“I used to dream
I used to glance beyond the stars
Now I don’t know where we are
Although I know we’ve drifted far”
Written by Michael Jackson
Produced by Michael Jackson/David Foster/Bill Bottrell
Taken from the album HIStory: Past, Present & Future – Book 1
Also released on Blood On The Dance Floor: HIStory In The Mix, Number Ones, The Essential Michael Jackson, Visionary: The Video Singles, King Of Pop and Michael Jackson’s This Is It: Original Soundtrack
UK #1, AUS #15
Last week, I was searching for Christina Aguilera’s new album Bionic on the day of release, going into every music store in Brisbane city, but none of them had their new releases in yet. I saw that the HMV on Queen Street looked different, and I realised that the outside was covered in signs saying “CLOSING DOWN SALE”, “EVERYTHING MUST GO”. Now HMV is mostly an overpriced store with very little variety, but it was also the only store left in Brisbane that sold CD singles, and over my last 12 years of music buying, I had still found a number of bargains and collectables there, not to mention the massive amount of music and movies I used to buy there in the days before JB Hi-Fi. Walking around slowly, I looked at the barren shelves where stock had either been returned or shoved into bargain bins, and it was like a kick in the face to my childhood. I spoke to the people at the front desk about how it seemed that every two weeks another music store was closing down, and they agreed it was depressing – not just because it’s likely they would lose their jobs or at least be split up and sent to other stores. As I walked out of there for the last time, I realised what was playing over the store speaker system: the one work that sums up my life as a music fan, the piece of music most important to me, my favourite artist singing my favourite song of all time. It was ‘Earth Song’.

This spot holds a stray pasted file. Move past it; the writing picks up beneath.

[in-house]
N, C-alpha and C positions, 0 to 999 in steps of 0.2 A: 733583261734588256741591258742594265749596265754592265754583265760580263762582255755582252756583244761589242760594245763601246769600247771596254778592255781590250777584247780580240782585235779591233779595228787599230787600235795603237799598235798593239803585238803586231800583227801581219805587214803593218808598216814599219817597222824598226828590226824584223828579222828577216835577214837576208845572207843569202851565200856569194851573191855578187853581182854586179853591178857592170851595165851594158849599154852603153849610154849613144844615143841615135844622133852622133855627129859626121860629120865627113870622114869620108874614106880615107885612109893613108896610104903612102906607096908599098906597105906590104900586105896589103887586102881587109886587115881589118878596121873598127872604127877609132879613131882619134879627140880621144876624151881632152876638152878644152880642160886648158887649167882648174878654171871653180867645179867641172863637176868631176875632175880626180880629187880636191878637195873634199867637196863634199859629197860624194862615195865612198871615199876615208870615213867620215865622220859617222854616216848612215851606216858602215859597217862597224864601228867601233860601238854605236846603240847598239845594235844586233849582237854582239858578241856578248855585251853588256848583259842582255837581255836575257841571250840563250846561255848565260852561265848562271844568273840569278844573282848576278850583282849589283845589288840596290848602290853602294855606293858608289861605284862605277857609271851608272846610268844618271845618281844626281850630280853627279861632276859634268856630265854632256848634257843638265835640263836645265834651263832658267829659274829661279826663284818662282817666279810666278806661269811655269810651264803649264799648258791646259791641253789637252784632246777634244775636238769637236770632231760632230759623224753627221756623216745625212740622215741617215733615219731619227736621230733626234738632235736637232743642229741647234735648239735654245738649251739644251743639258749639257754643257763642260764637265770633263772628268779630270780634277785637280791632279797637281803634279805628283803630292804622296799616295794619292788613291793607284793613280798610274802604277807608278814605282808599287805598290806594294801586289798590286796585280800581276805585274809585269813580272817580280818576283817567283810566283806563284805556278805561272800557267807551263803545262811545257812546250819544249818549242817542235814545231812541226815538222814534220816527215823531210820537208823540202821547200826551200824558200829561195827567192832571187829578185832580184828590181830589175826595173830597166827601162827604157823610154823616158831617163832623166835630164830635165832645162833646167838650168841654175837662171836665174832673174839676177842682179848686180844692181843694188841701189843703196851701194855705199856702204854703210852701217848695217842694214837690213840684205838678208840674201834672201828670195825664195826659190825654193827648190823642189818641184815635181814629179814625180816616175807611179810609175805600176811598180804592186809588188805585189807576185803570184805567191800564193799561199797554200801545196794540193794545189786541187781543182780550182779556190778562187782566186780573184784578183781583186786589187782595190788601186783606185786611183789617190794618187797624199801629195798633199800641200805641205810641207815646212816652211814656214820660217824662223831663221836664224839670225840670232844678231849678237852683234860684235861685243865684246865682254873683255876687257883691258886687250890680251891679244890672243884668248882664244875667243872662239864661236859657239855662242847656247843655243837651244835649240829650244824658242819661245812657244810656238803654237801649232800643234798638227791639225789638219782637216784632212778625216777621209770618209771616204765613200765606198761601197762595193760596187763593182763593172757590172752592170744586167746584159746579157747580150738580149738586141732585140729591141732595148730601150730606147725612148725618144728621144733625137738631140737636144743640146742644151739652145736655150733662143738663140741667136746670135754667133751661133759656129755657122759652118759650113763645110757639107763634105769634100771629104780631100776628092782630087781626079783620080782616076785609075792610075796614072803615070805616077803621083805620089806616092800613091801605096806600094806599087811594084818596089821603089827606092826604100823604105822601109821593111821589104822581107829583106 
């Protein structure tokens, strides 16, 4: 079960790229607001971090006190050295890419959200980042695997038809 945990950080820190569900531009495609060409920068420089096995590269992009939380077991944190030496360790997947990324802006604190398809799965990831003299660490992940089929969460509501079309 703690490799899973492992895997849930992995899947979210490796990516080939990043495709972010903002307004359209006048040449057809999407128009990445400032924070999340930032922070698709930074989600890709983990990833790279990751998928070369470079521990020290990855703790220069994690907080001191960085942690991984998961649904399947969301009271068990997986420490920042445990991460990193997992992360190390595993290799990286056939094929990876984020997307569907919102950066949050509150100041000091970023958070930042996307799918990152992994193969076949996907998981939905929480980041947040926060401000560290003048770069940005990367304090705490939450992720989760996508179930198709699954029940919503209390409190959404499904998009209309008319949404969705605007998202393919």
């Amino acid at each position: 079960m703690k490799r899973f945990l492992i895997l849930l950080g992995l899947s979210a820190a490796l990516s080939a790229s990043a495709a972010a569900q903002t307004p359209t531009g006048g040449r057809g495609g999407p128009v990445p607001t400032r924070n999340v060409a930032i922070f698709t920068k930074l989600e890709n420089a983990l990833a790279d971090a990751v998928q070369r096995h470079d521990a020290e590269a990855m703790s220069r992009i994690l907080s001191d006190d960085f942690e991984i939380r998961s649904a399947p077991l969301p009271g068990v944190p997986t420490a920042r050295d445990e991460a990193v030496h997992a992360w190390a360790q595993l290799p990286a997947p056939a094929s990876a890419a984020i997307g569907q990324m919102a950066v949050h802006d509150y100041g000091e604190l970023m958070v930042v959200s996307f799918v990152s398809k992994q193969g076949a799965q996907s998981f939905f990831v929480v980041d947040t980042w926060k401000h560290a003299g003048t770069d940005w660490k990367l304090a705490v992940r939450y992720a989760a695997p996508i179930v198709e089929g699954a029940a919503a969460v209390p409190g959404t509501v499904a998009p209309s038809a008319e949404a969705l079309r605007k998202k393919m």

The genesis of ‘Earth Song’ was a decade earlier, when Michael co-wrote one of the highest selling singles ever, ‘We Are The World’, the logical extension of themes explored in 1980’s ‘Can You Feel It?’. In the years that followed he continued to release songs of social justice and environmental concern. There was the classic (‘Man In The Mirror’, ‘Jam’) and the cringeworthy (but still good in some ways, ‘Heal The World’). In 1995, after getting the Janet collaboration ‘Scream’ and the big ballad ‘You Are Not Alone’ out of the way, ‘Earth Song’ was released as the third single from HIStory: Past, Present & Future – Book 1. Beginning with atmospheric “jungle sounds”, the song then moves into a beautiful piano loop, which is at once sad and hopeful.
“What about sunrise? What about rain?”
Michael’s voice starts off subdued, in mourning, and although the lyrics can sometimes look strange on paper – believe me, I’m aware that ‘Earth Song’ is not everyone’s favourite – he sells them completely like no other vocalist can. He makes the listener feel that pain in his vocals, just like he makes us feel the joy in ‘Don’t Stop ‘Til You Get Enough’, and the paranoia in ‘Billie Jean’.
I suppose it’s ironic that I’ve gone on about choruses being so important, when ‘Earth Song’ barely has one at all. Well, it’s there, but it is just wordless sounds – supposedly composed so that non-English speaking fans could understand the message and sing along. I can’t imagine the song with a “real” chorus, I think the notion that no words could truly encapsulate the message of ‘Earth Song’ is much better. There are not one but two super-dramatic moments here – the first comes just before the second chorus, as the drums kick in for the first time, and the second comes after the verse quoted above, after the drums fall away and come crashing back with an almighty roar, harder and heavier than last time.